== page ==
‘To strive, to seek, to find and not to yield!’
I still vividly remember the first truncheons that were swung at students at the foot of the Old Congress in Manila during the First Quarter Storm (FQS) in 1970. The annual address dubbed the “State of the Nation” had just been intoned by then President-turned-dictator Ferdinand Marcos, while the real state of the nation with all its unrest, suppressed brutally, was unraveling in the streets.
“Conscientization,” a word coined by the author of the “Pedagogy of the Oppressed,” the Brazilian Paolo Freire, meaning “growing social awareness,” was hastened by the blows of truncheons or the suffocation caused by tear gas or the sudden gust of water cannons thrown at protesters; “mulat” we said then, the equivalent of the word “woke” that you often use now.
I relate this experience because the FQS in a sense presaged the political upheaval that led to the eventual overthrow of the conjugal dictatorship. The fact that a Marcos is poised once again to claim a seat in the Senate, another scion of the family to reclaim the family’s place in Congress, and yet still another in the provincial capitol of Ilocos Norte without mentioning its capital city, is perhaps irony in the most bitter sense of the word. Where in the world is redemption gained without even a hint of remorse or acknowledgment of wrongdoing? Or, is this the warped justice that we have become used to because of the countless times justice has been denied in our country?
Never before, except perhaps in 1938 or some 80 years ago, has democratic opposition been so obliterated as in the recent midterm elections. Not a single candidate from the opposition survived the onslaught of the resource-laden administration. The names that your generation voted at the top of your slates in some 40 mock polls held in colleges and universities across the land were nowhere on the list that will represent you in the Senate.
But the Otso Diretso experience, in a sense, is just the beginning. It could signal a new awakening. It provides our youth an opportunity to shape a future different from the shameful past. It raises issues you will need to grapple with, such as the following: the challenge of Charter change by an unbridled Congress that will be converted into a constituent assembly (con-ass); the pushback against an escalation of the bloody war on drugs with its attendant devaluation of human life, particularly in inner-city communities; the resistance against the continued incursion of China into Philippine waters; the fight back against threats to our freedom to dissent and our rights to a free press and media; and the resolve to put a stop to the moral meltdown in our society caused by so-called leaders who believe that cursing those who differ is unifying the country.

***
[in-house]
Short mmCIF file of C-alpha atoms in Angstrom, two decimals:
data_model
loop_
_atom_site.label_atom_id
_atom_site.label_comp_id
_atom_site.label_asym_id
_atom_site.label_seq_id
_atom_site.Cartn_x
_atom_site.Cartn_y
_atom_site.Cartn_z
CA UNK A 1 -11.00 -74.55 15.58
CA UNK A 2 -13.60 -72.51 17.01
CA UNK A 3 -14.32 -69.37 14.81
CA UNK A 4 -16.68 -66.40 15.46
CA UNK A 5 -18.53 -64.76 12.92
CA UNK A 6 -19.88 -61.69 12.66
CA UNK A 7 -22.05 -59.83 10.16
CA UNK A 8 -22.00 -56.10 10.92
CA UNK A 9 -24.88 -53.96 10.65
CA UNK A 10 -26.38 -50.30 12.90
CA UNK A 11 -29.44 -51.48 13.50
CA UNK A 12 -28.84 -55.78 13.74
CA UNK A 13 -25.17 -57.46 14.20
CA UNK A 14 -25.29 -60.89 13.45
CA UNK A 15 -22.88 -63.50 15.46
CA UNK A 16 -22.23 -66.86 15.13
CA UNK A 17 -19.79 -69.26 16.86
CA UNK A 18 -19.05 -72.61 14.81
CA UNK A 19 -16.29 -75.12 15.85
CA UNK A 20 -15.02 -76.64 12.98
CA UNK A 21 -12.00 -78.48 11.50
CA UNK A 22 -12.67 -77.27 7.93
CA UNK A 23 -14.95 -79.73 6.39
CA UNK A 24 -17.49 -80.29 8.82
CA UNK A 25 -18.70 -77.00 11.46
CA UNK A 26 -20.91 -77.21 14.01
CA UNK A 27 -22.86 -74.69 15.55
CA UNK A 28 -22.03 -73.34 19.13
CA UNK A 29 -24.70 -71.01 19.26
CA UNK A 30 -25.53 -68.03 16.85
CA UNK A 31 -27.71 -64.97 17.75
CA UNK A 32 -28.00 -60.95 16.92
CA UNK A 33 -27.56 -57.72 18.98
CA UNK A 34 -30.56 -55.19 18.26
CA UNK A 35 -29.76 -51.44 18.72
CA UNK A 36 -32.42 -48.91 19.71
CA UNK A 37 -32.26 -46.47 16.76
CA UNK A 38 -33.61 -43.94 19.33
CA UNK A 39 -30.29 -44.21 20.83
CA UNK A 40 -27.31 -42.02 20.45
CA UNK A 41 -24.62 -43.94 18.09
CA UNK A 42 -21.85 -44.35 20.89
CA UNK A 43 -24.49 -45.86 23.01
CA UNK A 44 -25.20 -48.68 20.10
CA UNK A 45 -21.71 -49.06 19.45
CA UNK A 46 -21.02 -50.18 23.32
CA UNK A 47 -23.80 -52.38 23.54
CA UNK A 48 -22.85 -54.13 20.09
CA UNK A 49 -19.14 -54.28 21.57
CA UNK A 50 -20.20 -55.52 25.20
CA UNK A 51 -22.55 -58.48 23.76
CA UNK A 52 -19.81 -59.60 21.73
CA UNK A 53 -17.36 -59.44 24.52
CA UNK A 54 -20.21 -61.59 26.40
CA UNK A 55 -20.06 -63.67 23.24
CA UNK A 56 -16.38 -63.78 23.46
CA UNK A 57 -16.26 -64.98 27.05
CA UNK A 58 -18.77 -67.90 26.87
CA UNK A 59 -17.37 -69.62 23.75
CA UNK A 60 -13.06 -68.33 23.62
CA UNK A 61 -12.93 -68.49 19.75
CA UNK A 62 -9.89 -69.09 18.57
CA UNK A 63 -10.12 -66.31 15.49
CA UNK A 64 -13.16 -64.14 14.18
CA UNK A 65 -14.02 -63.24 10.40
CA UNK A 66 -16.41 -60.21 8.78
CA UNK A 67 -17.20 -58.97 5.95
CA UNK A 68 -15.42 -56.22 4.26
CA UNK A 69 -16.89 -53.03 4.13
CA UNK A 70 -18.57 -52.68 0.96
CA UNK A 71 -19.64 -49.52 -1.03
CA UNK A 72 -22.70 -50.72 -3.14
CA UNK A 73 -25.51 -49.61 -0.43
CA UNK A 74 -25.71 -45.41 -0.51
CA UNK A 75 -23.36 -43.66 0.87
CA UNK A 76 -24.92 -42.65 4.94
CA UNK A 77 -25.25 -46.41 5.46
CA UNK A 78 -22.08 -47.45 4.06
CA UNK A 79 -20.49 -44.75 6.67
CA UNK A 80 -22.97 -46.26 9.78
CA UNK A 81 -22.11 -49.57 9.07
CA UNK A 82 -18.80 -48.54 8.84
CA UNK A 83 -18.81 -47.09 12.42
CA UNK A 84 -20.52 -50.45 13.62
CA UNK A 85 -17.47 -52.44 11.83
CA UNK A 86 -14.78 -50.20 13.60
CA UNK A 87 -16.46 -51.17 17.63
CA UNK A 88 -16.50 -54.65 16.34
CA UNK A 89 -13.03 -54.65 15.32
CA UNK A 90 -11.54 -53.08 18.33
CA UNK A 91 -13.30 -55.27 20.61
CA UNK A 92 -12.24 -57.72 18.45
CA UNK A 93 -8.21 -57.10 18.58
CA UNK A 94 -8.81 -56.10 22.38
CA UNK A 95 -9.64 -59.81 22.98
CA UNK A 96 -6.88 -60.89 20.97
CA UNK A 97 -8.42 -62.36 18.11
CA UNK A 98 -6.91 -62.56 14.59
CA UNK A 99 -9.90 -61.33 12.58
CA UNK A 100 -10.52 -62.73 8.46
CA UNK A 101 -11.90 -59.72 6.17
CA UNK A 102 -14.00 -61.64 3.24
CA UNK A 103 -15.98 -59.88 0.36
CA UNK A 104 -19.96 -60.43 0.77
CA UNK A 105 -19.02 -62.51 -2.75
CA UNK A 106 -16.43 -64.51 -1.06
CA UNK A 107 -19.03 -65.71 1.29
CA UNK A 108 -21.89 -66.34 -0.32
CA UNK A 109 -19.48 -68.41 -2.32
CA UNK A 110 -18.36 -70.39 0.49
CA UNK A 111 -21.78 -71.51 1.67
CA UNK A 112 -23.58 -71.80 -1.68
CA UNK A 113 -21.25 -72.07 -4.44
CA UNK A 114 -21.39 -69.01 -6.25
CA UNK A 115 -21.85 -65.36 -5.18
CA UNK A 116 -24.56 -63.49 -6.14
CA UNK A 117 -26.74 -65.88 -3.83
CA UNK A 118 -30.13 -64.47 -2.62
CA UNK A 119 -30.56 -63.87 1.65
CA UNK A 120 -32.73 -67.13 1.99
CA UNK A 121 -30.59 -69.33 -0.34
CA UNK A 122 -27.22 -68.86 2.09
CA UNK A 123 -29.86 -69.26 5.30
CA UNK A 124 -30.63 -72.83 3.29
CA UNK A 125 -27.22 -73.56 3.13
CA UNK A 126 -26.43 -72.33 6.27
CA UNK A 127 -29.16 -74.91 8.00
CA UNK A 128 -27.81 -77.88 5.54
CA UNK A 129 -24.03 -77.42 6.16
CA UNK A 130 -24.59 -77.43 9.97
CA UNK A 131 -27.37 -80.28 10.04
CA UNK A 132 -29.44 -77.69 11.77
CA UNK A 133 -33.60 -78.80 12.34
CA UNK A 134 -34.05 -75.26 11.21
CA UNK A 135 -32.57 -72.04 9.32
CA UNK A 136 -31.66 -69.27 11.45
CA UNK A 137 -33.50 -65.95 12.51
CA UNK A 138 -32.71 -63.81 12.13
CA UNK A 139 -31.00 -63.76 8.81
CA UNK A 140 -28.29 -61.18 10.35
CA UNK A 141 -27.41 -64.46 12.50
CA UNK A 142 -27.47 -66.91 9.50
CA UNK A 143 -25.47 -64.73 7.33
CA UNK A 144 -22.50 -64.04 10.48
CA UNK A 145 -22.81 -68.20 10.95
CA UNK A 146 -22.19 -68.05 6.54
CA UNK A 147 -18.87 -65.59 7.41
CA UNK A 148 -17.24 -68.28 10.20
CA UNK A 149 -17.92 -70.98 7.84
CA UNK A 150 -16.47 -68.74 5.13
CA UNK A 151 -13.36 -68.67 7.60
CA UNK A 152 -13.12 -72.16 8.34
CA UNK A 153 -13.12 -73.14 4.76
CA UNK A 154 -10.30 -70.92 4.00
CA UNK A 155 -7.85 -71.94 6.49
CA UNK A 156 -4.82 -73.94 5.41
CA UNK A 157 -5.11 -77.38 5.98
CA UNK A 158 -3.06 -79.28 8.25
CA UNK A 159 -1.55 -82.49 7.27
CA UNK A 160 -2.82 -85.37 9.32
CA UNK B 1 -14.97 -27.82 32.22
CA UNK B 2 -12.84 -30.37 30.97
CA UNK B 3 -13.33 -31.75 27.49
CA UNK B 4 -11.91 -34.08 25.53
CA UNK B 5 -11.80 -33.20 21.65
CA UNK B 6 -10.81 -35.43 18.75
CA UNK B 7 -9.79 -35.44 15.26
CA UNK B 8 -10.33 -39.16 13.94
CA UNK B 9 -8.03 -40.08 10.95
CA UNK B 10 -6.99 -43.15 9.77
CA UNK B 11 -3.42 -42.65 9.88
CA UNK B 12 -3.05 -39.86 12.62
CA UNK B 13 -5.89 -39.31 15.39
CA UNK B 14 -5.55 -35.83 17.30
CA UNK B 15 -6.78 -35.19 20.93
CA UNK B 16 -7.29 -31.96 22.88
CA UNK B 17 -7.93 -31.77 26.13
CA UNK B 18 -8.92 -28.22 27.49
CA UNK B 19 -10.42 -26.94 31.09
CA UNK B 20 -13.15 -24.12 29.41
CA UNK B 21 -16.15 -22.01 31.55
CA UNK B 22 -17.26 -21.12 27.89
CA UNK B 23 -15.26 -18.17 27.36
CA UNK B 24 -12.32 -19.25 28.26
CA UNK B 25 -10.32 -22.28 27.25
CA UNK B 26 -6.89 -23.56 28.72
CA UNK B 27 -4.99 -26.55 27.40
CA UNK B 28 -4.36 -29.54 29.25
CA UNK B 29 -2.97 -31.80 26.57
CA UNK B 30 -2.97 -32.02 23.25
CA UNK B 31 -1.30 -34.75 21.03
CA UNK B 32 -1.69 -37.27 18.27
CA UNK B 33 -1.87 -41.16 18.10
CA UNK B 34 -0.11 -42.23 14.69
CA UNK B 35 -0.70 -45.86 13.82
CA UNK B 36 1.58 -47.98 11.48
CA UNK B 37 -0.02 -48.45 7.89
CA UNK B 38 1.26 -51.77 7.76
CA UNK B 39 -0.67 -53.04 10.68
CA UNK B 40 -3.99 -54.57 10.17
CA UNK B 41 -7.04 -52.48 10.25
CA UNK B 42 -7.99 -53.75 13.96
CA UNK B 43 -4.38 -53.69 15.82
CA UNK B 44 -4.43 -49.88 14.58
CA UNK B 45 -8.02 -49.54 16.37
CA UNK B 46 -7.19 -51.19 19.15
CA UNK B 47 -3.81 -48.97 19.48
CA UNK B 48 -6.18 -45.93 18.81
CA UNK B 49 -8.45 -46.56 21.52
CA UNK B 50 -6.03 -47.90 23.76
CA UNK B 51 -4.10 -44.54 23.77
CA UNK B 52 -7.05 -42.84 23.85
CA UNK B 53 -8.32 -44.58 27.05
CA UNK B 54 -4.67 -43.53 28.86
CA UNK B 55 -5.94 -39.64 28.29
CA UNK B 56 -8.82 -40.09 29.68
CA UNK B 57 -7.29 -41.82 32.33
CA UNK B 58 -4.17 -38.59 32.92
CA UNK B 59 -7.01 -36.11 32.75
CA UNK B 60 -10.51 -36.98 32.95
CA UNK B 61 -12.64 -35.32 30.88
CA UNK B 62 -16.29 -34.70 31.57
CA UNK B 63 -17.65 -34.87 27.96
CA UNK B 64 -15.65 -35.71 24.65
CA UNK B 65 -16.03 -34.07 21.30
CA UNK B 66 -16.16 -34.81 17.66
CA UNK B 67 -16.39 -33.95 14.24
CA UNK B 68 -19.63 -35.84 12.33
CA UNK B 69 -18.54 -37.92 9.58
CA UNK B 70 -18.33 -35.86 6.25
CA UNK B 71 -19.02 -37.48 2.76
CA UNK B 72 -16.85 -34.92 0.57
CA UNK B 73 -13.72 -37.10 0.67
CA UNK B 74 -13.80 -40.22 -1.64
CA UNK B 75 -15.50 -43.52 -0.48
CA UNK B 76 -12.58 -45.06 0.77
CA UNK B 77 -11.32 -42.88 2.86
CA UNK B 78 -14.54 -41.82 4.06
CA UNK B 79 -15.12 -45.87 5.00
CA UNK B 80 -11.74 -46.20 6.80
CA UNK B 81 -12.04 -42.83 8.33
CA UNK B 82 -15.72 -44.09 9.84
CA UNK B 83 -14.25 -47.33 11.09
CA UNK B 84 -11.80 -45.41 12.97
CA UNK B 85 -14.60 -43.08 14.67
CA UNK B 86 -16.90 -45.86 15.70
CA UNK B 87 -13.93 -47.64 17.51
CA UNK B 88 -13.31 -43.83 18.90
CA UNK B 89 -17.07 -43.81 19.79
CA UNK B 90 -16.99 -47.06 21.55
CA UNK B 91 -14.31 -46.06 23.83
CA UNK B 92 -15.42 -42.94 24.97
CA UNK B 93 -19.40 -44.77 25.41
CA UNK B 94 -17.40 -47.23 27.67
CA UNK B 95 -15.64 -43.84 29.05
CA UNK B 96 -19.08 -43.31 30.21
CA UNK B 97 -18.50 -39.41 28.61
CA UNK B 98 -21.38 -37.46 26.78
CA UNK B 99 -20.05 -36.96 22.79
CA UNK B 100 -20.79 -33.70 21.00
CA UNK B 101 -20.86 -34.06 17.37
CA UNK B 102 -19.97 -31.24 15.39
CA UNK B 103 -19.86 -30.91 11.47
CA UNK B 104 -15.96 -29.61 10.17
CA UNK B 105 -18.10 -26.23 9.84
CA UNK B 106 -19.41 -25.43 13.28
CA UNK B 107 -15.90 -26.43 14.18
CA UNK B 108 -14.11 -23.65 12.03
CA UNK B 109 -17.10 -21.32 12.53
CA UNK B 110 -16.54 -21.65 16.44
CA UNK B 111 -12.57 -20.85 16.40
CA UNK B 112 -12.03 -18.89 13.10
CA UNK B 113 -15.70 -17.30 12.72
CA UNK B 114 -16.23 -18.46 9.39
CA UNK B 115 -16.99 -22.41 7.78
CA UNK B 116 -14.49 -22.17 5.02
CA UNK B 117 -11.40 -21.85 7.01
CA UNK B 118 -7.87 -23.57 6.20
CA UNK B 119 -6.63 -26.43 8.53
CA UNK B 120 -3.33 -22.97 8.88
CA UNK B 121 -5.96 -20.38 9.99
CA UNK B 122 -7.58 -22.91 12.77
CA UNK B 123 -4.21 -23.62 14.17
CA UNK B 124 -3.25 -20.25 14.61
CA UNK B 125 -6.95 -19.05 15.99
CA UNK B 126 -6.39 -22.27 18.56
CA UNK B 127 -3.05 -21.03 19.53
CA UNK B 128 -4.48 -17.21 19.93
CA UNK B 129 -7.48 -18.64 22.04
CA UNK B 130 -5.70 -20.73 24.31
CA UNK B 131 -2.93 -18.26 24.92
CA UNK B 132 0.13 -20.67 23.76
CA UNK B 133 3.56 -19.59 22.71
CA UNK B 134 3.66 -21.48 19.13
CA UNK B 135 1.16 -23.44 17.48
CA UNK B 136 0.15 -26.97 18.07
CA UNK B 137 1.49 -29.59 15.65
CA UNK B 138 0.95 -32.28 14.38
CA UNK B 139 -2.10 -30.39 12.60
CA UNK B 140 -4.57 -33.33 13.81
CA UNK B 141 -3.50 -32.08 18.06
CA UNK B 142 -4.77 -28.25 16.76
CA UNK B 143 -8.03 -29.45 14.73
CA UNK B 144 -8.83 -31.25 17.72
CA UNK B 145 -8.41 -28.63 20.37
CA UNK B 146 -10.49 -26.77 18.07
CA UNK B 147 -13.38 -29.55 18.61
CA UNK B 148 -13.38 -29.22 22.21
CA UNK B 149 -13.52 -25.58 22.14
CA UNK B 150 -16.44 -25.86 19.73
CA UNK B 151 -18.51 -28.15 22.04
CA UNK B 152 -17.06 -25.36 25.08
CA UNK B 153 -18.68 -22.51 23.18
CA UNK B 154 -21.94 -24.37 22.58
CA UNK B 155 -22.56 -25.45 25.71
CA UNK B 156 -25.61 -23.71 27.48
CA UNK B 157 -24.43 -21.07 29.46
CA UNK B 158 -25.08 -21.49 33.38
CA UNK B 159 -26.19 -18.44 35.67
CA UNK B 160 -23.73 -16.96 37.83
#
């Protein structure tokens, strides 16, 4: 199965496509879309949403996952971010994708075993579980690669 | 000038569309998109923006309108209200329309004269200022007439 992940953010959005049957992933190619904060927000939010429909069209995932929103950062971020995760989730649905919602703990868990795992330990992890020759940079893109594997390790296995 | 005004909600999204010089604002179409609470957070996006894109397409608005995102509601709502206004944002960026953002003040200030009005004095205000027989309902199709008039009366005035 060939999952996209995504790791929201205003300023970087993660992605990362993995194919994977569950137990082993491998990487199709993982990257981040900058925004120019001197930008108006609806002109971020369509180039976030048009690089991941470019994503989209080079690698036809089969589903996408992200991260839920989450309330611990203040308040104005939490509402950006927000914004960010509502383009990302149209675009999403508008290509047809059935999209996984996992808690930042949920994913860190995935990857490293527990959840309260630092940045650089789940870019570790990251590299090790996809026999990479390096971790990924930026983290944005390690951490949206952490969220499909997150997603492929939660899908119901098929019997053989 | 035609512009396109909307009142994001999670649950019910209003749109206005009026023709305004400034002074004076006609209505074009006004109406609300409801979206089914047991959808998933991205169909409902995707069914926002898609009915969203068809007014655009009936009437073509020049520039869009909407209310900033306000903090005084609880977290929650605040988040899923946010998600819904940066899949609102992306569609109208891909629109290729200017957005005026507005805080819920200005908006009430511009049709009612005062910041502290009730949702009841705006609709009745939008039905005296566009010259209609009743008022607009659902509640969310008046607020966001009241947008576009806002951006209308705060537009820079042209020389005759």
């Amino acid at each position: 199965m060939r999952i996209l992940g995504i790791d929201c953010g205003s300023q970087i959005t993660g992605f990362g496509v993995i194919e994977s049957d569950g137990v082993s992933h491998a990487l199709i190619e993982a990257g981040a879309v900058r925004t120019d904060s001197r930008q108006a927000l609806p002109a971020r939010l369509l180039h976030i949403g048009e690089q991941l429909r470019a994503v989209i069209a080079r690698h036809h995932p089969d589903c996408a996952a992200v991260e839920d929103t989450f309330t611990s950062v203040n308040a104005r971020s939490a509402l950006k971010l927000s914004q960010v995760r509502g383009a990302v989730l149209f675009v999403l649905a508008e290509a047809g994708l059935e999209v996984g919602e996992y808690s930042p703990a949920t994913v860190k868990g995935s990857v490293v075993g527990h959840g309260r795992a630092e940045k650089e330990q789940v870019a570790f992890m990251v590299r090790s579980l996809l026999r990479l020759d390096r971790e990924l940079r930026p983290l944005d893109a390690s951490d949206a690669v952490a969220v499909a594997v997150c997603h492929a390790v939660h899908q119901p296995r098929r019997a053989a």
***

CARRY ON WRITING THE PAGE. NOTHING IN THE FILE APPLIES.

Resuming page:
We have in our hands a continuing nightmare, certainly a far cry from the dream of our great statesman Ka Pepe Diokno who, in confronting the dictatorship that had jailed him in solitary confinement for seven long years, said in defiance: “I fight, I continue to struggle to build a nation for our children.”
To the young who were not only witnesses but participants in the valiant campaign of the Otso Diretso, I have this to say: “Be not afraid! Yours is the successor generation. The future belongs to you, and its shape and texture, its spaces for freedom and progress are yours to design, and the ranks of the committed yours to forge.”
If you feel underrepresented in the halls of Congress, remember that you have power in your hands and strength in your numbers—if you are able to organize and mobilize.
In a sense, you are called upon to stand up and give voice to the aspirations of many who have become timid or fearful, who have become indifferent or apathetic, who have been cowed to silence and intimidated by the forces of state repression or coercion, or have been overwhelmed by the demands of daily subsistence—the unceasing efforts simply to wait for a ride (which I have witnessed a thousand times) or just to survive.
We believe in you. We have seen hope in your eyes. We have seen courage in your actions. Our generation may have tried but failed. But yours is more prepared, more real, more capable, and certainly “woke.” Thus, with you in the forefront, the battle is joined, and may the words of the poet accompany you in this uncertain and improbable quest: “to strive, to seek, to find, and not to yield!”
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Ed Garcia is a framer of the 1987 Constitution. He worked at Amnesty International and International Alert in the United Kingdom for over two decades and taught at the Ateneo, UP and FEU.
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